Stop #17 — Native Americans

Native Americans


There are many famous Native American tribes who played a part in the history of the state and whose tribal territories and homelands are located here.

Here’s an early photo of Klamath people in dugout canoes, between 1870-1900.

The Confederated Tribes of Grand Ronde represent almost thirty different tribes and bands that the U.S. government removed to the Grand Ronde Reservation in the nineteenth century. The history of the reservation—and how so many western Oregon Native people came to reside there—is long and complex.

The indigenous people had occupied the land thousands of years before the first European explorers arrived. The European invasion brought epidemic diseases such as tuberculosis, cholera, influenza, measles and smallpox. The Native Indians of Oregon had not developed immunities against these diseases resulting in huge losses in population.

The Lewis and Clark Expedition traversed the Columbia River, and spent time among various tribal groups categorized as Chinook. Peoples speaking dialects of the Chinookan language include the Kathlamet, Wasco and Wishram, Clatsop, and Clackamas nations. At the time of their expedition, Lewis and Clark estimated a population of approximately 16,000 for the various Chinook peoples, with other tribes in the Oregon Country pushing the total indigenous population to perhaps 50,000.

In the late nineteenth century, the people of the Umatilla and Warm Springs Reservations continued to live by seasonal rounds—hunting, gathering, and fishing at particular times of the year. White resettlement of former Indian lands made this difficult, contributing to the decline and ultimate destruction of Native economies in northeastern Oregon.

The Modoc War was one of the most dramatic American Indian wars in U.S. history. It began in November 1872 when the military tried to force a small band of Modoc Indians to a reservation. By the end, the Modocs were fighting off a force of nearly 1,000 men, made up of both military soldiers and civilian volunteers.

Celilo Falls was the oldest continuously inhabited community on the North American continent. The falls were the sixth-largest by volume in the world and were among the largest in North America. Celilo Falls and The Dalles were strategically located at the border between Chinookan and Sahaptian speaking peoples and served as an extensive trading network.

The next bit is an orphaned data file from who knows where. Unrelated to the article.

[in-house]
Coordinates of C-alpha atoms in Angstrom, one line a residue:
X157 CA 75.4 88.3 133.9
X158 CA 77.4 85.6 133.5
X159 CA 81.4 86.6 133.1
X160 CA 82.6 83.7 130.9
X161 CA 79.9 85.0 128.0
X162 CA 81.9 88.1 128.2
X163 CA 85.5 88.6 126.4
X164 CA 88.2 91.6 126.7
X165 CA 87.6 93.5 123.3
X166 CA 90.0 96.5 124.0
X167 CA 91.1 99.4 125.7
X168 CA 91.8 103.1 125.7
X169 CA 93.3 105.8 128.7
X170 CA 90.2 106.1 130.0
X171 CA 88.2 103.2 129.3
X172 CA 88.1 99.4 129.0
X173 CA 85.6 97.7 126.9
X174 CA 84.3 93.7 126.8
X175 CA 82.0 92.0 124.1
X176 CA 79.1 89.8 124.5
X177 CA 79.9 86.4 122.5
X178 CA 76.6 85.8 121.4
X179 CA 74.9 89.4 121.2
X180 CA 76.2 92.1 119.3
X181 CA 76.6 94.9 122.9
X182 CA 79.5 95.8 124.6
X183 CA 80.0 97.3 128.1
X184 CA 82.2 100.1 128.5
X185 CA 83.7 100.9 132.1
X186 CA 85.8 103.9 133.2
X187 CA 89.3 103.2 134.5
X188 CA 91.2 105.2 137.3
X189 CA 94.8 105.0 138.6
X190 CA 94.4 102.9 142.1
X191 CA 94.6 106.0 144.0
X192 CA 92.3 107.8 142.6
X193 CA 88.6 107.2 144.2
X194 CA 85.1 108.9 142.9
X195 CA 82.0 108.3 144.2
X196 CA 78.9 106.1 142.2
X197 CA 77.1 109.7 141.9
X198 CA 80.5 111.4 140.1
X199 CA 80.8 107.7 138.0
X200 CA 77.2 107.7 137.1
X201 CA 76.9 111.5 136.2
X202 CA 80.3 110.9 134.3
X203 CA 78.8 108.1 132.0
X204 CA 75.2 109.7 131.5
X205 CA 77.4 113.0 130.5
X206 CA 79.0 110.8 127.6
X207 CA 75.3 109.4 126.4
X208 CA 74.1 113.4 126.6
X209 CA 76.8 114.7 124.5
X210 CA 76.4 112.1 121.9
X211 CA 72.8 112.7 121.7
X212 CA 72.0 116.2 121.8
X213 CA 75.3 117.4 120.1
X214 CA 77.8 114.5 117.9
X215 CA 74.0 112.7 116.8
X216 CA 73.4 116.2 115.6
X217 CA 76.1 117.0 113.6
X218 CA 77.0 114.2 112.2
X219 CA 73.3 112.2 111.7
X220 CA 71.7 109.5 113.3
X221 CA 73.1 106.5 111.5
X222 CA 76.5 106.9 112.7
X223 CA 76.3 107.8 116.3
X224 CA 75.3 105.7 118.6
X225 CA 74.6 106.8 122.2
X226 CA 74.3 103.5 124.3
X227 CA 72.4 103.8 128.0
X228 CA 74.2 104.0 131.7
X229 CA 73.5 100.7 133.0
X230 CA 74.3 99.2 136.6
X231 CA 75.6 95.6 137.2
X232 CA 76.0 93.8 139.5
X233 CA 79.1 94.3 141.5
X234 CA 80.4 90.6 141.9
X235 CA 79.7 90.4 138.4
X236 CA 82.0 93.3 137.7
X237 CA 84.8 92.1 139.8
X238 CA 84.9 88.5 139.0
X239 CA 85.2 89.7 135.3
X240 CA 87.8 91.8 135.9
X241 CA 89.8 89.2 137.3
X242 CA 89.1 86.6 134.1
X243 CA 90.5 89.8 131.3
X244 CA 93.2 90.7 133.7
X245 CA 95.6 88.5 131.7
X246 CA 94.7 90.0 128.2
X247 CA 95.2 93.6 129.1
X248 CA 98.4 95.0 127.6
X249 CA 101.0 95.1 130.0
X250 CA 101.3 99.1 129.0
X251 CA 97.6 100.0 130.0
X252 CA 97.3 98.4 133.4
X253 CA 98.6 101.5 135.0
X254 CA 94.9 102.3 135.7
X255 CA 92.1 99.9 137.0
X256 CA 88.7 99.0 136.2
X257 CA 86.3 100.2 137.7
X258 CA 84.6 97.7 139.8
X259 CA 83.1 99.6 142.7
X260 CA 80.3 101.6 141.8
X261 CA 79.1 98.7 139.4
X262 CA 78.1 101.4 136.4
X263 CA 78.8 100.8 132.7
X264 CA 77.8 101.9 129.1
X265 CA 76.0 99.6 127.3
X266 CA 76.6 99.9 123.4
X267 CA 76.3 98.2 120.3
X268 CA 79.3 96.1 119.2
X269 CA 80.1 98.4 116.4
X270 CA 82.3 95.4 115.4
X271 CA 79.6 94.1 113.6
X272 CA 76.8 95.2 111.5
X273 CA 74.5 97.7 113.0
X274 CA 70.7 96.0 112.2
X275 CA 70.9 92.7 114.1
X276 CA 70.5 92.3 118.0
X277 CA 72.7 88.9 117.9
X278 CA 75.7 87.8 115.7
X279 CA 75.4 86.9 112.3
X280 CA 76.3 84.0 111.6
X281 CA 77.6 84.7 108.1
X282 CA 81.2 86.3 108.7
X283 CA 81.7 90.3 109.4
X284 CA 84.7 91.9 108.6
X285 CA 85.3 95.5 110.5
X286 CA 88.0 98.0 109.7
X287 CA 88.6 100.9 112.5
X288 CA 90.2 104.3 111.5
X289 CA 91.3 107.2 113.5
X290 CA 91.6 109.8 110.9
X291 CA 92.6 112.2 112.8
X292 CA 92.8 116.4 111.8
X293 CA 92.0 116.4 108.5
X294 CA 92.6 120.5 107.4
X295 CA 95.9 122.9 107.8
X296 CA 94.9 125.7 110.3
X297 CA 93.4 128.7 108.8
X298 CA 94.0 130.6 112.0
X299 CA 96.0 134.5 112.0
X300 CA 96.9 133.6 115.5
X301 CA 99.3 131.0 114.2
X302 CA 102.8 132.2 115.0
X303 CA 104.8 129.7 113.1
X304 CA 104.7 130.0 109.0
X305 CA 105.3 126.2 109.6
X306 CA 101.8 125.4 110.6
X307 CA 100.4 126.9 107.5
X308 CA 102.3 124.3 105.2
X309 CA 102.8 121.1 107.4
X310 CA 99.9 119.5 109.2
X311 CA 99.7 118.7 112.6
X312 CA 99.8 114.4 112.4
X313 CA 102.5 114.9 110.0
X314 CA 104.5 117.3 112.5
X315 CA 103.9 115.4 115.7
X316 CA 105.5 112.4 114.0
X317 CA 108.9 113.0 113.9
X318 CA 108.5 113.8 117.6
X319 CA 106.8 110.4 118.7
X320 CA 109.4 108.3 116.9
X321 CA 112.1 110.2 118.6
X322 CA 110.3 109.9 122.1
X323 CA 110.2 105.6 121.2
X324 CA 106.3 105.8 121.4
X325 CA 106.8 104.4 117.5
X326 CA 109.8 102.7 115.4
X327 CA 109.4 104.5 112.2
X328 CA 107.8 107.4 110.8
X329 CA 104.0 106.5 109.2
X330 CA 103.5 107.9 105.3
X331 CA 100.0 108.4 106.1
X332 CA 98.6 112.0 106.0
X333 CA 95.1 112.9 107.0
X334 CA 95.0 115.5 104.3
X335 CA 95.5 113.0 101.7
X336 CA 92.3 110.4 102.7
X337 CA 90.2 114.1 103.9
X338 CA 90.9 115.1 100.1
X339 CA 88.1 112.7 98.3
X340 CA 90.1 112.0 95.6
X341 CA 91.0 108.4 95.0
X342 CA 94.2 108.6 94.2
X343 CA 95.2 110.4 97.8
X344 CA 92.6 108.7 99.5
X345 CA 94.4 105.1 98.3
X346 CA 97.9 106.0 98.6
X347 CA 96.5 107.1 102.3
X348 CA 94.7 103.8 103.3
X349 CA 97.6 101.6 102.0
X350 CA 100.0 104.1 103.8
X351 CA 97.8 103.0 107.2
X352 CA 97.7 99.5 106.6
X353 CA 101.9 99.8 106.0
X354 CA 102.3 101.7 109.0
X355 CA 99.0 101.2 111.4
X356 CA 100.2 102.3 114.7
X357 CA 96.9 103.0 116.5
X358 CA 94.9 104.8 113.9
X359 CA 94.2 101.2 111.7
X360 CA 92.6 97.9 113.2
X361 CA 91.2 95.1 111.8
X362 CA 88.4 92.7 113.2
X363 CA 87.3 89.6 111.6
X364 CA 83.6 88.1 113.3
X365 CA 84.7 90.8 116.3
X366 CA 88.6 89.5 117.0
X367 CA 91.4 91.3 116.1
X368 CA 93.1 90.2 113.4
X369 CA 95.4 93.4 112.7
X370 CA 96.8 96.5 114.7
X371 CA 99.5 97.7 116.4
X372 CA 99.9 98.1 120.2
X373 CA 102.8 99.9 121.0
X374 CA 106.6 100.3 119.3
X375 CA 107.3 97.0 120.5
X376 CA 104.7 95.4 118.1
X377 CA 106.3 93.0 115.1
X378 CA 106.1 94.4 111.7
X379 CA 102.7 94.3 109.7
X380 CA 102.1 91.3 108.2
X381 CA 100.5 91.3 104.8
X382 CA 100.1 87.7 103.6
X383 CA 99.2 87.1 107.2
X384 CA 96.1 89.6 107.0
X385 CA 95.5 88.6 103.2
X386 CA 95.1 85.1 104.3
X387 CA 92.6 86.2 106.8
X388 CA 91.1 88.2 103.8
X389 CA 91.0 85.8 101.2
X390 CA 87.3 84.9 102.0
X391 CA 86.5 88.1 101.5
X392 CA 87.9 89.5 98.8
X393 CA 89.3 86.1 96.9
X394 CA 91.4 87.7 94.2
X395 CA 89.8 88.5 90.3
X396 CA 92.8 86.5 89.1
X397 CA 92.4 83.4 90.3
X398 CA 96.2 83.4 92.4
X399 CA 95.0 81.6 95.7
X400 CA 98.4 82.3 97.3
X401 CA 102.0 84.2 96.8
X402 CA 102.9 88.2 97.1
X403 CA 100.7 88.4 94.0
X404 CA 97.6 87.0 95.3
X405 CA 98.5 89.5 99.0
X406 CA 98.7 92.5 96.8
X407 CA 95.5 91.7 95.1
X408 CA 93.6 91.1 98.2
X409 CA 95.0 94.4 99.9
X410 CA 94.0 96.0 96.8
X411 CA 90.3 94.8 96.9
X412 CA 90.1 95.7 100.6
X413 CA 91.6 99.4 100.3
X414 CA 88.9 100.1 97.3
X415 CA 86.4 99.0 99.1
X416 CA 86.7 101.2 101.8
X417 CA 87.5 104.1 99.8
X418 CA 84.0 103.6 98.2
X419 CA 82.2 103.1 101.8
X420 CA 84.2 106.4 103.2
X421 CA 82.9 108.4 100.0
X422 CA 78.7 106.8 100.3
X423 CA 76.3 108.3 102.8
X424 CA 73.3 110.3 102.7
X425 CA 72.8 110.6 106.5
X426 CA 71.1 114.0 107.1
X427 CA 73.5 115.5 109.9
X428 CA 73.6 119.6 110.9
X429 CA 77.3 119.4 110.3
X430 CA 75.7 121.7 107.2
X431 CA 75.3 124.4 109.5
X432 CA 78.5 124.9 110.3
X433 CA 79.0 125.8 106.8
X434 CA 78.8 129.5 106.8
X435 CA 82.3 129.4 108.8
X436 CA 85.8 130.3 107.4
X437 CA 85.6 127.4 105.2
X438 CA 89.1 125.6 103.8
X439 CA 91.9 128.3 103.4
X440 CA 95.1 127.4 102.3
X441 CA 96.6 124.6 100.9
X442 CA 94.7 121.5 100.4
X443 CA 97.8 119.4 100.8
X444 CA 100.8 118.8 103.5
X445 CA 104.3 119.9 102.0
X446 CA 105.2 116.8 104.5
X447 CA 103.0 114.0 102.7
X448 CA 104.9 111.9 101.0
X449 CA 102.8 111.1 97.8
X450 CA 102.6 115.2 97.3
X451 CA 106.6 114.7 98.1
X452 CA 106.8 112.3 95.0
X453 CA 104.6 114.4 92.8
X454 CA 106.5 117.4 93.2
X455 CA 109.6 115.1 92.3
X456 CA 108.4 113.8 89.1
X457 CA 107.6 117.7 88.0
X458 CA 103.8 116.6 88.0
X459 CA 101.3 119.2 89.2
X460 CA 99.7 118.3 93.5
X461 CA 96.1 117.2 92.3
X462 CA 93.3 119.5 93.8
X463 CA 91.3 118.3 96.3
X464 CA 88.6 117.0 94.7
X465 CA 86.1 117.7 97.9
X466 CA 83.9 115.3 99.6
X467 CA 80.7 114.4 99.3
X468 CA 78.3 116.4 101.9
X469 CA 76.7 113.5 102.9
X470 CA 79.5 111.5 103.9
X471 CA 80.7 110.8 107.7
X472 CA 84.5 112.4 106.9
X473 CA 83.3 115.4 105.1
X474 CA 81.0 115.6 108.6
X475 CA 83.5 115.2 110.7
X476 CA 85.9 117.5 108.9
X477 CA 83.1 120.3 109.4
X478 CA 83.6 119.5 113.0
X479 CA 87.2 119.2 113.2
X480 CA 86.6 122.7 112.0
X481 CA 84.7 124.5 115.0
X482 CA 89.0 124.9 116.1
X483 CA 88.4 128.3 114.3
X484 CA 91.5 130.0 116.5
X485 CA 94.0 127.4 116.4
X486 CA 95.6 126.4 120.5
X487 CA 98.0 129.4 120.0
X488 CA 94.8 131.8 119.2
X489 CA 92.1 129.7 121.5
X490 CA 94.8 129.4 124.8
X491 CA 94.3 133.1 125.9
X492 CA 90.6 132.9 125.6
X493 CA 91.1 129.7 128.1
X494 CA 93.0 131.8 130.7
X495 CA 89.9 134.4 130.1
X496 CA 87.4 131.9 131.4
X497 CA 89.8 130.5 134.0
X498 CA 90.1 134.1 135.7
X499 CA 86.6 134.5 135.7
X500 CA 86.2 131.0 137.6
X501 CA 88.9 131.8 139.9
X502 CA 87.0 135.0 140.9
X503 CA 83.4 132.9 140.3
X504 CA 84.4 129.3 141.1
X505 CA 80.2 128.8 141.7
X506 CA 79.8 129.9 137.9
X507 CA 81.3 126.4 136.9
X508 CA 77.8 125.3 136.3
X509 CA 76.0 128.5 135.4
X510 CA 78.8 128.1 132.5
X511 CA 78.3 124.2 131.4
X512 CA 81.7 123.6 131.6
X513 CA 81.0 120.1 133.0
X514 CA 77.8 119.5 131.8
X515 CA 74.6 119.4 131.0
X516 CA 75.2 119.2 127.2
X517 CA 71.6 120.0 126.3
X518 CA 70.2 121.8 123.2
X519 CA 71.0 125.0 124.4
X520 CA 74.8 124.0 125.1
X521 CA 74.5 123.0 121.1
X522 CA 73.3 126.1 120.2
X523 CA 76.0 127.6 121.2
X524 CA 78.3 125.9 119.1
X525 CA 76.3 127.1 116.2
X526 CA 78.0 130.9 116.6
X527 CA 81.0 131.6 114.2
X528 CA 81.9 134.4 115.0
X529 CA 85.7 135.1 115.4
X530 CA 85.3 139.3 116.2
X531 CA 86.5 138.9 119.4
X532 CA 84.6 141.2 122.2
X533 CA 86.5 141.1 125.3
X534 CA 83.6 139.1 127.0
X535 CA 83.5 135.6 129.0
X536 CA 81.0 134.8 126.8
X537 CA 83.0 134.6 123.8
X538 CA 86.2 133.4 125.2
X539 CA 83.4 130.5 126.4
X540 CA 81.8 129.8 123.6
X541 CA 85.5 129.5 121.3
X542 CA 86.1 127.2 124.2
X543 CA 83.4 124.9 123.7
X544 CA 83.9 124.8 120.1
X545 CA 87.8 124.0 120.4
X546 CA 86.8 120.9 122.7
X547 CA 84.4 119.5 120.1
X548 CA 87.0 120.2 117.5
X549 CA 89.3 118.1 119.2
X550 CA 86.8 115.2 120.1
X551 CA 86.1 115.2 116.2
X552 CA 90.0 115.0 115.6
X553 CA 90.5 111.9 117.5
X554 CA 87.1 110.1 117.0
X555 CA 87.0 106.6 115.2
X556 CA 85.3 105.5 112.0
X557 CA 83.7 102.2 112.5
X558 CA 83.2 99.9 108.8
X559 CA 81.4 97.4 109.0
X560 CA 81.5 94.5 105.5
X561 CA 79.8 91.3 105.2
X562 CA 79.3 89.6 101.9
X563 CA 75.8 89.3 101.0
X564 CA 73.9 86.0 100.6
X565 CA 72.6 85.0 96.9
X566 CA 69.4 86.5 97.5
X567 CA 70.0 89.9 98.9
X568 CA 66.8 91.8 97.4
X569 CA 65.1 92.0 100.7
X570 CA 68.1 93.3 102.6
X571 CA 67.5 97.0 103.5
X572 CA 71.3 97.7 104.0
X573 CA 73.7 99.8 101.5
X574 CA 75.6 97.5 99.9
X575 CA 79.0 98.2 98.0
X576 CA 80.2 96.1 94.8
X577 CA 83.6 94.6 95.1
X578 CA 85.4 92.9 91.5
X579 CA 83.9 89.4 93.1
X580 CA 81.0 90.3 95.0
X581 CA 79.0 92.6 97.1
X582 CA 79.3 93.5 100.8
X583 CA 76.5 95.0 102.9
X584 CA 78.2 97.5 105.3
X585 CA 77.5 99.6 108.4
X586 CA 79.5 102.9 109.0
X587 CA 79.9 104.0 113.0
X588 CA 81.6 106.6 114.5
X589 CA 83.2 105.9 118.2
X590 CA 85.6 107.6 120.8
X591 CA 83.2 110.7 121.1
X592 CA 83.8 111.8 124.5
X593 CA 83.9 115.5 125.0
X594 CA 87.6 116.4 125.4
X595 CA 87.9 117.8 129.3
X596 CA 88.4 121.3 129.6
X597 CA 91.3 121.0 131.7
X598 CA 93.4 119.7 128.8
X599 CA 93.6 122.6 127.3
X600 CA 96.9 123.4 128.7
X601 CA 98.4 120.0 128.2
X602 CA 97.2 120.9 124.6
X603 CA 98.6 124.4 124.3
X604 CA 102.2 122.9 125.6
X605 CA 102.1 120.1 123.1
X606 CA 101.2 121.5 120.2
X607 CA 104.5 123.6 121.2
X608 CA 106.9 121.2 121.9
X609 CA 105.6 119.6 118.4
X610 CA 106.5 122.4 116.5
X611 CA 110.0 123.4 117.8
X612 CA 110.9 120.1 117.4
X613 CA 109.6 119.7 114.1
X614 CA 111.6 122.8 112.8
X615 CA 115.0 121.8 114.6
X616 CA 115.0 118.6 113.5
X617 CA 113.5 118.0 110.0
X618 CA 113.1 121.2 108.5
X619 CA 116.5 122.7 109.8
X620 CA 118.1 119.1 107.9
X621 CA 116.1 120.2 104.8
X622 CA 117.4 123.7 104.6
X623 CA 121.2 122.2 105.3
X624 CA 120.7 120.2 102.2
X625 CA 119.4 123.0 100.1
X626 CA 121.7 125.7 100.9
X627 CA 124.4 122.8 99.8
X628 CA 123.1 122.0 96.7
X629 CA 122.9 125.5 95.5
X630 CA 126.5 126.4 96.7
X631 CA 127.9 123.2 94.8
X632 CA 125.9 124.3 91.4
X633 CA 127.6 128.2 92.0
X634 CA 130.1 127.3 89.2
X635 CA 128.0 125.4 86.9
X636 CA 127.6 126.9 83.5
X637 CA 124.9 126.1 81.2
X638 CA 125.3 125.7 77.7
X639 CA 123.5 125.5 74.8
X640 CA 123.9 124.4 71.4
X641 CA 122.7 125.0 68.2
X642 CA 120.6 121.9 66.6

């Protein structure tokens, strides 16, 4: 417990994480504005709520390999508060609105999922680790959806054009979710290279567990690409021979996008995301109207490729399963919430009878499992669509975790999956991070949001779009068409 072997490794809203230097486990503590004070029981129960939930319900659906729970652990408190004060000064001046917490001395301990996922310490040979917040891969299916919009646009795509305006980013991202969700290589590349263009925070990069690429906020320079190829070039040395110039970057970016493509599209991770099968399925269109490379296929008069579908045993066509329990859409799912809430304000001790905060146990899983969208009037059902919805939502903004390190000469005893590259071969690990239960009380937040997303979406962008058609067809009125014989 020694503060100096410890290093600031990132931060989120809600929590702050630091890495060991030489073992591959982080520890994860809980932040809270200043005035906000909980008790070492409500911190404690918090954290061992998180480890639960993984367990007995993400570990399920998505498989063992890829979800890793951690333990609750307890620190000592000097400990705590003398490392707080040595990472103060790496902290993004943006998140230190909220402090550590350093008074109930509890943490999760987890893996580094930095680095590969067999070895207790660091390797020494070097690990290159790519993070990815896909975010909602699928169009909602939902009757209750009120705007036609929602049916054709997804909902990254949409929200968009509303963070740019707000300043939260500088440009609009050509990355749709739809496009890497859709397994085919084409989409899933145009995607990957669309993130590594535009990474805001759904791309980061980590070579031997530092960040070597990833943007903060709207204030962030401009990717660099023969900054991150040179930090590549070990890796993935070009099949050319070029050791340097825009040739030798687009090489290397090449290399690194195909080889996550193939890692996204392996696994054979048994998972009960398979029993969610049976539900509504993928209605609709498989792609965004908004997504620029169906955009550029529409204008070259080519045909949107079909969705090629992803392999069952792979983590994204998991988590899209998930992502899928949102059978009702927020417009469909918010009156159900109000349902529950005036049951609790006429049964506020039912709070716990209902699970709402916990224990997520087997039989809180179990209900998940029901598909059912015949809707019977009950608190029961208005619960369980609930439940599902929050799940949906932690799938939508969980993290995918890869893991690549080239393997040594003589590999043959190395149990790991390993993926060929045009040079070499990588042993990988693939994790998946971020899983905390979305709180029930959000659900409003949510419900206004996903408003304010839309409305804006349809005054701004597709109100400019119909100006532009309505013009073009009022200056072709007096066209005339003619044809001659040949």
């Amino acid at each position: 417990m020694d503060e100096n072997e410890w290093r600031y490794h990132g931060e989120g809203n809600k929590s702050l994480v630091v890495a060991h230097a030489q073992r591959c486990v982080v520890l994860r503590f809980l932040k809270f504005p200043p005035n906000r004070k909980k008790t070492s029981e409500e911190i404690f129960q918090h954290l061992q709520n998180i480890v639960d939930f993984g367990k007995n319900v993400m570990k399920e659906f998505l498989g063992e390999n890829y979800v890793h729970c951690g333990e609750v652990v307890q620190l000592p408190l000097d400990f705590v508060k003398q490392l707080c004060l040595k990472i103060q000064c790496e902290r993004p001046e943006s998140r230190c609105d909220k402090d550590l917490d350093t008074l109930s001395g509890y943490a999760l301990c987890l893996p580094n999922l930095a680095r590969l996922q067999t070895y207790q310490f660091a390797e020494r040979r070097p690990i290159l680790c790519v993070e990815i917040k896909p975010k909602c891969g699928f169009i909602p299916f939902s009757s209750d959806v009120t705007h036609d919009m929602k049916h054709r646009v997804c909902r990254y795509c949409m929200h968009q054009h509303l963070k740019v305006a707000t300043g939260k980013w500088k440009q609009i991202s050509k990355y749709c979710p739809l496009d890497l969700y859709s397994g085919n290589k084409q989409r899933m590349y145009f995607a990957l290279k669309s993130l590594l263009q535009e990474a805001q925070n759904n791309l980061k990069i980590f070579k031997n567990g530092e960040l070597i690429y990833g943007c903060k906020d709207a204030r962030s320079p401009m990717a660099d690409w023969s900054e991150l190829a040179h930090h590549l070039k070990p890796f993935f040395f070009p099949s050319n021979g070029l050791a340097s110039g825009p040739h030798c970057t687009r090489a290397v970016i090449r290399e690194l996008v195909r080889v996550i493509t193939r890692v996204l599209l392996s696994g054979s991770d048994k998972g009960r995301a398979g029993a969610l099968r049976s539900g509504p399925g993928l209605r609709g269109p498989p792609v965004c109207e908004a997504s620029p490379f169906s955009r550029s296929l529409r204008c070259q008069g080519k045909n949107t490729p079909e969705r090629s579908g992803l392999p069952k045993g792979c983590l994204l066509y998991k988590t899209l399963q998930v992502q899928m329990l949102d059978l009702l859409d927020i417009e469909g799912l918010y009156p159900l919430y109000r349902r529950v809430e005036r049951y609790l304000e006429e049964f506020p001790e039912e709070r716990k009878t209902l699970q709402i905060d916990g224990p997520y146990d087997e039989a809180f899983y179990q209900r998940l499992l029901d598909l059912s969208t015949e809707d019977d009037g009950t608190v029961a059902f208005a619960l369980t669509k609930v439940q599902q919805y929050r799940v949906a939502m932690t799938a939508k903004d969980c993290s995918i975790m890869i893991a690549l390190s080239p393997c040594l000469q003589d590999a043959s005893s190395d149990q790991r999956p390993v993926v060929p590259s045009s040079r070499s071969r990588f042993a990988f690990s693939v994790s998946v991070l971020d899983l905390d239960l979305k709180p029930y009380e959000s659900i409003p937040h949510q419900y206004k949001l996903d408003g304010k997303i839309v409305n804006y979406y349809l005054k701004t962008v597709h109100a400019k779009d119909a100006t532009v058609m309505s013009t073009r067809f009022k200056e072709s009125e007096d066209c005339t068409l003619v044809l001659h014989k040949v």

Kennewick Man, found on a bank of the Columbia in Kennewick in 1996, is one of the most complete ancient skeletons ever found. Radiocarbon tests on bone have shown it to date from 8.9k to 9k calibrated years before present. Kennewick Man became the subject of a controversial nine-year court case between the United States Army Corps of Engineers, scientists, and Native American tribes who claimed ownership of the remains.

In September 2016, the US House and Senate passed legislation to return the ancient bones to a coalition of Columbia Basin tribes for reburial according to their traditions. The coalition includes the Confederated Tribes of the Colville Reservation, the Confederated Tribes and Bands of the Yakama Nation, the Nez Perce Tribe, the Confederated Tribes of the Umatilla Reservation, and the Wanapum Band of Priest Rapids. The remains were buried on February 18, 2017, with 200 members of five Columbia Basin tribes, at an undisclosed location in the area.

The Portland metro area rests on traditional village sites of the Multnomah, Kathlamet, Clackamas, Chinook, Tualatin Kalapuya, Molalla and many other tribes and bands. These groups created communities and summer encampments along the Columbia and Willamette rivers and harvested and used the plentiful natural resources of the area for thousands of years.

Portland’s Native American Youth and Family Center (NAYA), which hosts cultural programming and other events, is located on what, to the Native community, is sacred ground. The site in contemporary Northeast Portland is recognized as the original location of an Indian village known as Neerchokikoo, dating to before 1792 and cited in Lewis and Clark’s journals. The Portland region is home to more than 40,000 Native American, Alaska Native and First Nations people.

NEXT: Island Residents